The Sparks had won 60% of the games they’ve played with Clarendon and only 20% without them, according to Miller after Tuesday’s game. That number dropped again when Clarendon missed their 16th game of the season Thursday and the Sparks lost to Seattle.

“[Clarendon is] a physical defender that really understands the game. …” he said.

Sparks guard Lashia Clarendon, right, battles the Aces' Kierstan Bell for a rebound during a game Aug. 19 in Las Vegas.

Clarendon's leadership helps ground the team’s youngest players like second-year Rae Burrell and rookie Zia Cooke.

Burrell and Canada stepped up this week — Burrell scoring a career-high 10 points Thursday — but Clarendon's absence still affected how often Canada could get off the ball.

Miller declined to provide details on Clarendon’s health, but implied there’s a possibility Clarendon will play Sunday in the team's home finale against the Washington Mystics.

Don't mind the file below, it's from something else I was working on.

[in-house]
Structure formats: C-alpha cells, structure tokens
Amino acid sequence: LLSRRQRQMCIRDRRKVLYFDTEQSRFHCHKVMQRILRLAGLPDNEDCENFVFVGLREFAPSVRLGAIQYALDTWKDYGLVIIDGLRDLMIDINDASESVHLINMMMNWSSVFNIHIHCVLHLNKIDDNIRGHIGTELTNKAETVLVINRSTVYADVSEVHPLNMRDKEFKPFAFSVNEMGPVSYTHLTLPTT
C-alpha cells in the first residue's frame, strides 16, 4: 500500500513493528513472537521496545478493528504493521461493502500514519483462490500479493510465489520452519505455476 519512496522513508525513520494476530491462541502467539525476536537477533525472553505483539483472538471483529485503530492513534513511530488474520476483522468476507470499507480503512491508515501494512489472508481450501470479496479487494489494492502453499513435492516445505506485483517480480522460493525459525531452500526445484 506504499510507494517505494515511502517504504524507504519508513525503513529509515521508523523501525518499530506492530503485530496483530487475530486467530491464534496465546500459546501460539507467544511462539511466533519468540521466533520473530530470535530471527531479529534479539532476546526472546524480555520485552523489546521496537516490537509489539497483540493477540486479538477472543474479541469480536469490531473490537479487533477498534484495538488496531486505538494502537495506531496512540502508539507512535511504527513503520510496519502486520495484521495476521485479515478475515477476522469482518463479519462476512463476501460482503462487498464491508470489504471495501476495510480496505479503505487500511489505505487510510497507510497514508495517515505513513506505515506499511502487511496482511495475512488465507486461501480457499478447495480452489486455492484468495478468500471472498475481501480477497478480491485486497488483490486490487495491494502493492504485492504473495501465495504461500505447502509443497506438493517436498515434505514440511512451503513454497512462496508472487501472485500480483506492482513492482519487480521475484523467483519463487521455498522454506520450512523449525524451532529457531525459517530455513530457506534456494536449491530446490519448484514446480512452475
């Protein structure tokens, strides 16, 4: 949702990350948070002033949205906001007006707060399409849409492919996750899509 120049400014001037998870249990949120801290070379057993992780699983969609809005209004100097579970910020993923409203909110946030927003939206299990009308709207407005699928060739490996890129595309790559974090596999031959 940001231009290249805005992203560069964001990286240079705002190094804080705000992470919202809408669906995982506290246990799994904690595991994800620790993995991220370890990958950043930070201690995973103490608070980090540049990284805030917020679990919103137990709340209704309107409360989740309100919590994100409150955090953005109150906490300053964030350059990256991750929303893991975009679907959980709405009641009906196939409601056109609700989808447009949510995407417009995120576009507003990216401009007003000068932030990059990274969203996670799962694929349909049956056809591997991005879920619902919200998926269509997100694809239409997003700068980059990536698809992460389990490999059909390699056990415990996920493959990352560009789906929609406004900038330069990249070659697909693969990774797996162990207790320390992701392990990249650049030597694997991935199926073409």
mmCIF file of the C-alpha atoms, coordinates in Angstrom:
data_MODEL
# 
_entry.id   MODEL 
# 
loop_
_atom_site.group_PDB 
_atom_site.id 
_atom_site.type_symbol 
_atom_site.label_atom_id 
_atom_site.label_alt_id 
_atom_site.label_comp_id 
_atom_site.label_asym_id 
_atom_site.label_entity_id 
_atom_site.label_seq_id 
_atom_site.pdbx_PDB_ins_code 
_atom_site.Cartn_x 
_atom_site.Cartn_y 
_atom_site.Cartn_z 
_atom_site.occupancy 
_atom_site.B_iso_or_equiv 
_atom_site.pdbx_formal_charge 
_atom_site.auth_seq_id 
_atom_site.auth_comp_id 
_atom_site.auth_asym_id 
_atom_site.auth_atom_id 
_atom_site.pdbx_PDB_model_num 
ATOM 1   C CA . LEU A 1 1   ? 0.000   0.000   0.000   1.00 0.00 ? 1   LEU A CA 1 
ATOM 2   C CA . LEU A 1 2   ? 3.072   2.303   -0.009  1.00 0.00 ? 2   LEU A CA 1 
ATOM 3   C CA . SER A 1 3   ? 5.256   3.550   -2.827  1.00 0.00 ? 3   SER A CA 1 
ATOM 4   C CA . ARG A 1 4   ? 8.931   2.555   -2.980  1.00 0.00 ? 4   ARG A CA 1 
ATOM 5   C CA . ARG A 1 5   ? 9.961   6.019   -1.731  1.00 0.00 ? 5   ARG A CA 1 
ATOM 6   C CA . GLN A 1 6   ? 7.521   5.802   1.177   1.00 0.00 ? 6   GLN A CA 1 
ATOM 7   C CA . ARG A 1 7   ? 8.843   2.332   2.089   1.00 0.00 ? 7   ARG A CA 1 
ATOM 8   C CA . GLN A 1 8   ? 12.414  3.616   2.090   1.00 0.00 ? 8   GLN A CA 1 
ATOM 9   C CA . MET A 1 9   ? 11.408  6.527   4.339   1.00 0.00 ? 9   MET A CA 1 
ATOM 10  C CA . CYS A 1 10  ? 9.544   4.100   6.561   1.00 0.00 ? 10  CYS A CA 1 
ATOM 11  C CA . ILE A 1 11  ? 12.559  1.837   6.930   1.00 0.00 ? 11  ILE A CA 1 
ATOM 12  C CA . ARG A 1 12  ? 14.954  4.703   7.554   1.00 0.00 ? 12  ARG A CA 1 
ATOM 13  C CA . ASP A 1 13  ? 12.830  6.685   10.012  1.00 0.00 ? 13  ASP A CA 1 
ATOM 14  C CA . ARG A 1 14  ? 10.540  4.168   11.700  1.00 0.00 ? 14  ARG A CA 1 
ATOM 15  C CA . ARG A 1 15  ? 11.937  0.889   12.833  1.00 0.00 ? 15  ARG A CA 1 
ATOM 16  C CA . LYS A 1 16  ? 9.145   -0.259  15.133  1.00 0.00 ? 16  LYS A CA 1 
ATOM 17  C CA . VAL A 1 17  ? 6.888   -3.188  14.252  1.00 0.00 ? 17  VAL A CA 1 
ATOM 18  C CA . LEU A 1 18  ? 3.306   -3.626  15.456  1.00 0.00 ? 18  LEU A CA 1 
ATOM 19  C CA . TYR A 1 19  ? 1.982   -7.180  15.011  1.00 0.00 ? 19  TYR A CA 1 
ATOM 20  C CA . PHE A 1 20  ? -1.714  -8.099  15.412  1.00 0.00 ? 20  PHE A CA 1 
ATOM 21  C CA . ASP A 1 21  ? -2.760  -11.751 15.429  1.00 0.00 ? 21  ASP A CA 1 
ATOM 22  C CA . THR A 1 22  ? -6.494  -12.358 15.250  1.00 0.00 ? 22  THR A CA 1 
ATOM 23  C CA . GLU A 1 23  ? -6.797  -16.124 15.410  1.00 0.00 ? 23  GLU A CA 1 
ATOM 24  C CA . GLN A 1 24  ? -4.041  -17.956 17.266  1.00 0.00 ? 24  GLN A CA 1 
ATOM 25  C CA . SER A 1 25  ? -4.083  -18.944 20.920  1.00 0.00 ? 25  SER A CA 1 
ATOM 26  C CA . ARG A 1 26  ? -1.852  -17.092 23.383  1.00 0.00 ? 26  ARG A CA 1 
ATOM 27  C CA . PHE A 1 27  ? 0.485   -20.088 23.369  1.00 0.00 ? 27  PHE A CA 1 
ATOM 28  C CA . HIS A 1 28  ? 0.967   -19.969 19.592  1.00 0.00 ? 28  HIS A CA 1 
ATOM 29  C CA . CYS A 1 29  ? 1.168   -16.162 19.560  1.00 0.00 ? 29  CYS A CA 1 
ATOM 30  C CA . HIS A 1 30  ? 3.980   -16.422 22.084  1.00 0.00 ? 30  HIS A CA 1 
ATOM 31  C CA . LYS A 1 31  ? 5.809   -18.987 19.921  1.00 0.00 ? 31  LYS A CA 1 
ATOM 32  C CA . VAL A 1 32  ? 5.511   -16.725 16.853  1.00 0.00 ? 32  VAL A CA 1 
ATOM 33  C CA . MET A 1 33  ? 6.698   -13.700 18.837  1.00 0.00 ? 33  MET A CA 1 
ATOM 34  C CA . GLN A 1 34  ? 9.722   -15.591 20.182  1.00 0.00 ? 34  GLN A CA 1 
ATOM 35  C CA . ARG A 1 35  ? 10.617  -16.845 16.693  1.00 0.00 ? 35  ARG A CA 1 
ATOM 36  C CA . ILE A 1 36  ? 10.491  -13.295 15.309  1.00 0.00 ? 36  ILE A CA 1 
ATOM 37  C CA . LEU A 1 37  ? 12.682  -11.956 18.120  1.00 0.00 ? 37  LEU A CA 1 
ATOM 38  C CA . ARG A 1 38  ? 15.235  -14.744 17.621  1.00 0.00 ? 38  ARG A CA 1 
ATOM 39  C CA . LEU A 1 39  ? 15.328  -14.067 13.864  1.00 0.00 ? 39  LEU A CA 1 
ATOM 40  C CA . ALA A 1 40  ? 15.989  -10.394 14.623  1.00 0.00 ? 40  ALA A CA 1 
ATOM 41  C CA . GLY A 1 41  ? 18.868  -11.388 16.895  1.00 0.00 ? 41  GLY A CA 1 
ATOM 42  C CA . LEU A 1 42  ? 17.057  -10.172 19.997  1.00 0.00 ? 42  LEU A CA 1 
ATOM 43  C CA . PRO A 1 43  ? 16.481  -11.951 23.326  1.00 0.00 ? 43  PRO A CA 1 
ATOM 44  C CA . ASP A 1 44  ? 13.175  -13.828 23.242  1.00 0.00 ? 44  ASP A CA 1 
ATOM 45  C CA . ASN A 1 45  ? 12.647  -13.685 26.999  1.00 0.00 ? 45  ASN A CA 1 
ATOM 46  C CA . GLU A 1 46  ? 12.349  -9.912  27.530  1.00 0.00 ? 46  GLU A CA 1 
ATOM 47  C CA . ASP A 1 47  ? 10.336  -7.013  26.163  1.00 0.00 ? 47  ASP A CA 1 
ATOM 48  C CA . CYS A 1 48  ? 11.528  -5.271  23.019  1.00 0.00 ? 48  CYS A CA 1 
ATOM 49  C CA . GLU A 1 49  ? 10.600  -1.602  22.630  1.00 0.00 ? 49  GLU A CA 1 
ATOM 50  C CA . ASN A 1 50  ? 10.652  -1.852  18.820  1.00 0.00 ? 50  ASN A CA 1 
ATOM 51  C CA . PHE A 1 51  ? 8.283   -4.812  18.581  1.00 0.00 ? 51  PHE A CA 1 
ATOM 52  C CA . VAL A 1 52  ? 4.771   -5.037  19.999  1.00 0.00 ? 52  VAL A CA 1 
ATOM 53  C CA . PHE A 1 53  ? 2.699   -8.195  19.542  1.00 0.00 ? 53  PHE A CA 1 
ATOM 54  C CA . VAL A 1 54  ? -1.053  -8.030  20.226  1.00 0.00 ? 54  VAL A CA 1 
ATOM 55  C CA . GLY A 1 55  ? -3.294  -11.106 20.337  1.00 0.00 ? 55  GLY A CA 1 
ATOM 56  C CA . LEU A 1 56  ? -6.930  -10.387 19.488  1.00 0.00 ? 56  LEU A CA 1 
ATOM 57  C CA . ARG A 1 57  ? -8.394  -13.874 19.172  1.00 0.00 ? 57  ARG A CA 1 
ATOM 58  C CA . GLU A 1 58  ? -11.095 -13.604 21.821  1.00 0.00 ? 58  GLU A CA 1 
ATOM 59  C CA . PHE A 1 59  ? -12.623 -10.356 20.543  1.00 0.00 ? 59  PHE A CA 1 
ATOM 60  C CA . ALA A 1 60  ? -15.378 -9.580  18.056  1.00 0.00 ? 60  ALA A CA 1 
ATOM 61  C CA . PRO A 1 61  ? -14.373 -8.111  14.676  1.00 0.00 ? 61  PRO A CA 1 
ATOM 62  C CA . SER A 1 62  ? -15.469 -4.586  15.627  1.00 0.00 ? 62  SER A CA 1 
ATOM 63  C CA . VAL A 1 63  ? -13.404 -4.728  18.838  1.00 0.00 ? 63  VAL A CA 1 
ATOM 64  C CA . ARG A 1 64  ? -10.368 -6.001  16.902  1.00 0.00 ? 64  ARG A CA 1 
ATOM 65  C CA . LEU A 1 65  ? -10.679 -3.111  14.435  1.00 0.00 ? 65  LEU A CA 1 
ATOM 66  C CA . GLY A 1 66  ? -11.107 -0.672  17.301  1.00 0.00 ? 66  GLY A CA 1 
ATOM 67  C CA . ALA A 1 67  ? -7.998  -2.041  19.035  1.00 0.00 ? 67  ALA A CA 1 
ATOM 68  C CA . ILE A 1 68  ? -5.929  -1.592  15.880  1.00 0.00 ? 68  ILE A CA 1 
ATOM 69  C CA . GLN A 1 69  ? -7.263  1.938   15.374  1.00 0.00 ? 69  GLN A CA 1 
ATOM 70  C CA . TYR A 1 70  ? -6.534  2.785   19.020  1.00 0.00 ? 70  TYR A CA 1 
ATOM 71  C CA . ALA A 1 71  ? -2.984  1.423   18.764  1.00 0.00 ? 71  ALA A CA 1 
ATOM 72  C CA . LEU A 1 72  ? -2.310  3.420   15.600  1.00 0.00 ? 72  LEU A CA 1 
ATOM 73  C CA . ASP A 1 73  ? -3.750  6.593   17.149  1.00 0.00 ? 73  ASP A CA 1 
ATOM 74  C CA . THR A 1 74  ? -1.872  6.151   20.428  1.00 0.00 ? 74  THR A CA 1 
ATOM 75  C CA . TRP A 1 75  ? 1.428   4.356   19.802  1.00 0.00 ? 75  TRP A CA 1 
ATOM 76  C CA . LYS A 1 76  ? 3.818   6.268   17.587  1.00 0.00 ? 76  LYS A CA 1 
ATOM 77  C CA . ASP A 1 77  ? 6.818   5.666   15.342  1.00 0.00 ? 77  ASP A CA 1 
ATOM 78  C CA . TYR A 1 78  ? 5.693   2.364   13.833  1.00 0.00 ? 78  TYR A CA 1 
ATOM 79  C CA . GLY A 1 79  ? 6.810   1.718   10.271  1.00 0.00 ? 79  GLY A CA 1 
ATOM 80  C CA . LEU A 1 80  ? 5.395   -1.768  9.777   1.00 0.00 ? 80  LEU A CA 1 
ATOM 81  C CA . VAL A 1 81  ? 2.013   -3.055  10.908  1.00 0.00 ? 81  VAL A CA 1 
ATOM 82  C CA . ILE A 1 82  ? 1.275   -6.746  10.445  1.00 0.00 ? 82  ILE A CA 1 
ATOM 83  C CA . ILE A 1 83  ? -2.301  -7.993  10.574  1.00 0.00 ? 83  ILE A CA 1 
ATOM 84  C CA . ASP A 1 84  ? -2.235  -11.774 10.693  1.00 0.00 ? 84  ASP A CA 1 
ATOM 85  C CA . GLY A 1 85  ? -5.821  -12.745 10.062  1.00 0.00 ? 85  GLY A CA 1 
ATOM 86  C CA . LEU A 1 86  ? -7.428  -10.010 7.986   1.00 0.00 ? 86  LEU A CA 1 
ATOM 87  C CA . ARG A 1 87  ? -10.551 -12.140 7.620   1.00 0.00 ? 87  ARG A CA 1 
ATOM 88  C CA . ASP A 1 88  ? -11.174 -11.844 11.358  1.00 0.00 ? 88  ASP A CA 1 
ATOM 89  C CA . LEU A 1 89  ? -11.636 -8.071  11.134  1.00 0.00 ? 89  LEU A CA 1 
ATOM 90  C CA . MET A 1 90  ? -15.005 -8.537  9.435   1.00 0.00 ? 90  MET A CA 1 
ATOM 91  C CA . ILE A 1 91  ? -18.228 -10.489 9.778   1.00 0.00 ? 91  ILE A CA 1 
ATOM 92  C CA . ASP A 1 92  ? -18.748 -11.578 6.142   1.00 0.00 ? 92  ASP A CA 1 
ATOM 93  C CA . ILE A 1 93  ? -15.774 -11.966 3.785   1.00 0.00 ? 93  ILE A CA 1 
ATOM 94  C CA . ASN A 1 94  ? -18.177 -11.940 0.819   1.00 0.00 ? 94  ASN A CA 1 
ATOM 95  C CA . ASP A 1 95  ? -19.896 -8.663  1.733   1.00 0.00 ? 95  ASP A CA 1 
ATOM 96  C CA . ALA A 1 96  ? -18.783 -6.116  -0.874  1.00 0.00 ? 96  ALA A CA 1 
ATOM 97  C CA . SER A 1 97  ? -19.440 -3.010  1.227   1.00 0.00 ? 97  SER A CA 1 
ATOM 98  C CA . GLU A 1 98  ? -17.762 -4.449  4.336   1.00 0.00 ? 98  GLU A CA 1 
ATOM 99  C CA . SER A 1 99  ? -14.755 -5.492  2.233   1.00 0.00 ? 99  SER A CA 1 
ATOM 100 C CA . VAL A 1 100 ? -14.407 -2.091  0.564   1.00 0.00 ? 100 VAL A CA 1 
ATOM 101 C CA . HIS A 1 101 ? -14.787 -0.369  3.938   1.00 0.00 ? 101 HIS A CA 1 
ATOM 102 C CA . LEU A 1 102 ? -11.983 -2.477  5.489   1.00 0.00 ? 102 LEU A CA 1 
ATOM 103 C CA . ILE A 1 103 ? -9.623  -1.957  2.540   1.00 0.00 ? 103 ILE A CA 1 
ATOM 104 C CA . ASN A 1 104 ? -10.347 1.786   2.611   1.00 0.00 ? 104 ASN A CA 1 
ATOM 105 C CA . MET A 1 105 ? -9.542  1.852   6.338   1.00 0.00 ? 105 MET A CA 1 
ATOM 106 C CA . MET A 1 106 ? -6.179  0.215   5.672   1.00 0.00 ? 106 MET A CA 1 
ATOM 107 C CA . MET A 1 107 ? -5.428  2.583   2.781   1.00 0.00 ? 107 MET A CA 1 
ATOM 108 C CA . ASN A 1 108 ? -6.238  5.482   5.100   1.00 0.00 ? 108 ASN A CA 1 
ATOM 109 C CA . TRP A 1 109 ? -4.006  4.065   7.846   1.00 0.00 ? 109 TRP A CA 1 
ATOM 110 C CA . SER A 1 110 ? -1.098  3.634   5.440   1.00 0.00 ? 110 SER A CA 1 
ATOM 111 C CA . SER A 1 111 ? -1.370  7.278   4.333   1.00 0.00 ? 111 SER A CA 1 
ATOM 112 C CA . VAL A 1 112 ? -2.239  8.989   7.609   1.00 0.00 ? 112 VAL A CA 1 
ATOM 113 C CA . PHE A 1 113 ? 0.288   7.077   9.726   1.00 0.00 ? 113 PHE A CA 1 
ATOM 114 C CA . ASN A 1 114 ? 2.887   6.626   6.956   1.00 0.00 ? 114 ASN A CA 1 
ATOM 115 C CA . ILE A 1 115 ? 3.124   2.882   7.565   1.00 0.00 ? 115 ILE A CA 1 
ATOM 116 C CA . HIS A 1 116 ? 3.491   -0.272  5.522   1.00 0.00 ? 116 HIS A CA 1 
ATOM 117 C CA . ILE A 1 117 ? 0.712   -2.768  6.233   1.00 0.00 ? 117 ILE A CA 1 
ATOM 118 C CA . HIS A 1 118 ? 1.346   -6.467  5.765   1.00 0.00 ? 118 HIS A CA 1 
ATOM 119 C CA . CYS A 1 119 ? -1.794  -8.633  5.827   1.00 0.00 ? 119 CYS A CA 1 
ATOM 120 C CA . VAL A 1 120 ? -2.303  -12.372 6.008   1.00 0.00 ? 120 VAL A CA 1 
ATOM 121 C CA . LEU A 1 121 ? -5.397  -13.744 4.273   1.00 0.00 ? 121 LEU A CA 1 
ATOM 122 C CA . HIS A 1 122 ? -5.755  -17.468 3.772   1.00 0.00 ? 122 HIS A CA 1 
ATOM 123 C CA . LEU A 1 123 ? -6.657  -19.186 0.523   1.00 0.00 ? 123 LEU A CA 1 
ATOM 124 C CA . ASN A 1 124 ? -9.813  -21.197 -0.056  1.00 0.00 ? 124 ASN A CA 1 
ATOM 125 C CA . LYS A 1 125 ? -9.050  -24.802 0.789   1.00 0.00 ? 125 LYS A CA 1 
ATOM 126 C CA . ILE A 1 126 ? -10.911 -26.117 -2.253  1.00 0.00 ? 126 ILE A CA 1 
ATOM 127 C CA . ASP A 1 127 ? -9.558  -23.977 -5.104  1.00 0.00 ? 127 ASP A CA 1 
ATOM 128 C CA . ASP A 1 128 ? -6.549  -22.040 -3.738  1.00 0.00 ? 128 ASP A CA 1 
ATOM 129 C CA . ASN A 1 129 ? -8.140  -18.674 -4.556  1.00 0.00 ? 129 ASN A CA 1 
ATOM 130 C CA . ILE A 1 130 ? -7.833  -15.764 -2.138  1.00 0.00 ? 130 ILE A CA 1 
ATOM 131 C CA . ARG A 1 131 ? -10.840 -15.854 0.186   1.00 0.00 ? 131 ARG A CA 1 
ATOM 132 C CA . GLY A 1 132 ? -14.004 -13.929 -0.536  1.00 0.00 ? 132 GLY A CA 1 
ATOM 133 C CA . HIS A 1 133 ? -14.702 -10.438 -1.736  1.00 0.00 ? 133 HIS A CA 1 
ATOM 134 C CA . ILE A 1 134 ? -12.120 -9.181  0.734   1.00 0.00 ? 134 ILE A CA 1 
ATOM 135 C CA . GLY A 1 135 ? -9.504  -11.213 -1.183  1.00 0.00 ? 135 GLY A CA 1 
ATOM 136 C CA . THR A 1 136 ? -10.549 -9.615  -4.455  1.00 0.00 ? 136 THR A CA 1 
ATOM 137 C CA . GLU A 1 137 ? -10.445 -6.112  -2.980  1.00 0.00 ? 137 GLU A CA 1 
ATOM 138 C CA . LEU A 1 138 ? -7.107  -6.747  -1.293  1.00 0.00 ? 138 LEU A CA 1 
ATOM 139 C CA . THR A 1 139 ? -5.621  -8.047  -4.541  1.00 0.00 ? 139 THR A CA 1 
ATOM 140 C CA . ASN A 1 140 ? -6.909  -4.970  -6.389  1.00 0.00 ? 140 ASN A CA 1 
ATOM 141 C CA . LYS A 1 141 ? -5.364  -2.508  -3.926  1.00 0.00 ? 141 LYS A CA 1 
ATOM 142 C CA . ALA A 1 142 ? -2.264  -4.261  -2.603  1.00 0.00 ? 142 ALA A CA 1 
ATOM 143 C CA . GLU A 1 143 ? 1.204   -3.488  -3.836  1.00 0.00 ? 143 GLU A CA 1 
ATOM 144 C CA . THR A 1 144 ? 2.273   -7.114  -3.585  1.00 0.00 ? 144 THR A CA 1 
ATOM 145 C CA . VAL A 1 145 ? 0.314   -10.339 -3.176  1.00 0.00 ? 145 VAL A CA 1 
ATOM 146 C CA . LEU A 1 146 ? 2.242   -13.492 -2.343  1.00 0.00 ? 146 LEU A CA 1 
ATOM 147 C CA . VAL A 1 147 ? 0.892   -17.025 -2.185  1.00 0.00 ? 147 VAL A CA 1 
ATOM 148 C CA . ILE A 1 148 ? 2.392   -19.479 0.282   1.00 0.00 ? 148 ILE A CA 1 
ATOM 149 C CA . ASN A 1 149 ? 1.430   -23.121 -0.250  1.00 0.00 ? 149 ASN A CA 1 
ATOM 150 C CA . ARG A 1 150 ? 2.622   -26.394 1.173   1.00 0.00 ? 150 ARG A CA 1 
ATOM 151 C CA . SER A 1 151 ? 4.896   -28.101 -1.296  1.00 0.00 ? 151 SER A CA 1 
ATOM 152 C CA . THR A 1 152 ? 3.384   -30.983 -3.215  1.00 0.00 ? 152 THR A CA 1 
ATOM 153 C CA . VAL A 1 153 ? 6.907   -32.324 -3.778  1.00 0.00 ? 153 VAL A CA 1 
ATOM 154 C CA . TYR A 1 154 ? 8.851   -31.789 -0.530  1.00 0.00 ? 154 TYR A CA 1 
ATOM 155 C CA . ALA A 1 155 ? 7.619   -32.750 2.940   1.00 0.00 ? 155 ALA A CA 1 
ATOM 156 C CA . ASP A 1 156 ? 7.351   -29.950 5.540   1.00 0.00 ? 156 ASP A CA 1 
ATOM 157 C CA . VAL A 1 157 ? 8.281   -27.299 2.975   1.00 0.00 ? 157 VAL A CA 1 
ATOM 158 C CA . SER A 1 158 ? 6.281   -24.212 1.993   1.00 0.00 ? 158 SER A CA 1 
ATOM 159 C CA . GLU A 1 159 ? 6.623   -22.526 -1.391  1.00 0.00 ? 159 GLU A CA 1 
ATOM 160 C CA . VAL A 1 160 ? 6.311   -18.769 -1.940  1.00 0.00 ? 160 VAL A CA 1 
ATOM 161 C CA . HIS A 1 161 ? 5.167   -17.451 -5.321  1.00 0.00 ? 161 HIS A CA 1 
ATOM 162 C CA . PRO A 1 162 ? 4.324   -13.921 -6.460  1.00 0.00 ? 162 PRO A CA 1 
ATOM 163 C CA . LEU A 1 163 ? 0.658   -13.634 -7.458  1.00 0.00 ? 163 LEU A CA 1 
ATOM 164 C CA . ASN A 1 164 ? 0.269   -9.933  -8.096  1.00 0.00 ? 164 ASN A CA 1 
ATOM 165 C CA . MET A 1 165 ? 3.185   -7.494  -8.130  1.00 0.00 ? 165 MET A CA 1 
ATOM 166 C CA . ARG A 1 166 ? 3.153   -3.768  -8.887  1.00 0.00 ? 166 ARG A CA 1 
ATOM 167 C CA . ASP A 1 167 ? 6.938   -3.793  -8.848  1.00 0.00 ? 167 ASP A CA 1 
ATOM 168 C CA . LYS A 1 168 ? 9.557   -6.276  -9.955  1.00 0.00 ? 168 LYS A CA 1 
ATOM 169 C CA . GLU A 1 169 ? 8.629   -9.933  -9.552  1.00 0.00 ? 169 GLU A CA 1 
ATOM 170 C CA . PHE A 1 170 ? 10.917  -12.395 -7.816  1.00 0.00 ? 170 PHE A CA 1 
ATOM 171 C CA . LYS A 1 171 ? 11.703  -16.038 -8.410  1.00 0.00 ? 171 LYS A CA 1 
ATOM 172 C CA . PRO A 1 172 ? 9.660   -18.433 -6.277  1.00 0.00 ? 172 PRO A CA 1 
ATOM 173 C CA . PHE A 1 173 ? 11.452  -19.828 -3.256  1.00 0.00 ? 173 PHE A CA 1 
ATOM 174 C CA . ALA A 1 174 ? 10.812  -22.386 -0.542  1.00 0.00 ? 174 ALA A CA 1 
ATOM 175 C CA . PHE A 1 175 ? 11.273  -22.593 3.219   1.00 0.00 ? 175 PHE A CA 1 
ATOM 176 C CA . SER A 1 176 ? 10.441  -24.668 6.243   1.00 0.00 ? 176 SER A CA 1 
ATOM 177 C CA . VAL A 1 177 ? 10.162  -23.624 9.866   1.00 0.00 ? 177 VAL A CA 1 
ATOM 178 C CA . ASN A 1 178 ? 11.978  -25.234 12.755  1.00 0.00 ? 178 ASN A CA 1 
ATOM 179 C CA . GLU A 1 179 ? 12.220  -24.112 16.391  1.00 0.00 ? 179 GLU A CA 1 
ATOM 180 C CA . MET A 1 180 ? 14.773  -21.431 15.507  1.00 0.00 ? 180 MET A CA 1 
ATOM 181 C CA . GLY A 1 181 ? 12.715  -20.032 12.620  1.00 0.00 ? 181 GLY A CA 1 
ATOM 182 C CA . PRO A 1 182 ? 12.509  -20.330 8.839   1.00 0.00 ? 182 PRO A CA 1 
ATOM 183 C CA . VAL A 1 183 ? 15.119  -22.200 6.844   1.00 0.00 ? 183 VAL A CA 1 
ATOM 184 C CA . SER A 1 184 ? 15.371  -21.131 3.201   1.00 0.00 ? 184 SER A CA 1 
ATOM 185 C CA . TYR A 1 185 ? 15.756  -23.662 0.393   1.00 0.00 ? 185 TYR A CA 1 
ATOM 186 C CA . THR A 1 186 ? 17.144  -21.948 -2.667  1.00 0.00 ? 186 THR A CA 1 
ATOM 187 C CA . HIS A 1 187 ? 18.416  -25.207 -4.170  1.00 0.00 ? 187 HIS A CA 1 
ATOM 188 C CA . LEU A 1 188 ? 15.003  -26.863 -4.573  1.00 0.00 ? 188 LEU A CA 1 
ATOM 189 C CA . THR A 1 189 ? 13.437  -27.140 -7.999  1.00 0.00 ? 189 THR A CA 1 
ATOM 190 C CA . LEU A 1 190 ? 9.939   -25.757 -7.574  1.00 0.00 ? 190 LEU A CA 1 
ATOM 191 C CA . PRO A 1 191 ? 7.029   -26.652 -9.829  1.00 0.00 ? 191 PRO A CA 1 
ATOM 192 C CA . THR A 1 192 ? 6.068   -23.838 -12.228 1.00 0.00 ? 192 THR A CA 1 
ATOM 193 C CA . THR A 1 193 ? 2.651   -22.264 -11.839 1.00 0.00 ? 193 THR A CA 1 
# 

Stevens hitting stride

Stevens has gained confidence since returning to her natural position of power forward after early-season injuries. She reached a season-high 22 points and nearly matched it during the team’s six-game surge three times.

Stevens, who missed the first five games of the season while recovering from a back injury, attributes part of her success to being healthier after the All-Star break.

“I was working through that the first part of the season. Not a lot of people really knew about it,” she said. “But, after All-Star [break] it really just, everything started clicking. I feel really good.”

As Stevens became more comfortable in this new role, built chemistry with teammates and asserted herself more on the court, the Sparks made their way back into the playoff race.

With nearly five WNBA seasons under her belt and a 2021 championship title with the Sky, Stevens doesn’t see herself as a seasoned vet yet. But her experience gave her confidence in the team throughout its adversity.

“I always believed that like with the group we had, we were going to make playoffs,” she said, “... because I've been on teams before where we have that same situation. And we ended up winning. So I'm just really excited that like we've all stuck together and we really believe in each other. And that's a special thing to have with this group. And really the sky's the limit for us.”

This story originally appeared in Los Angeles Times.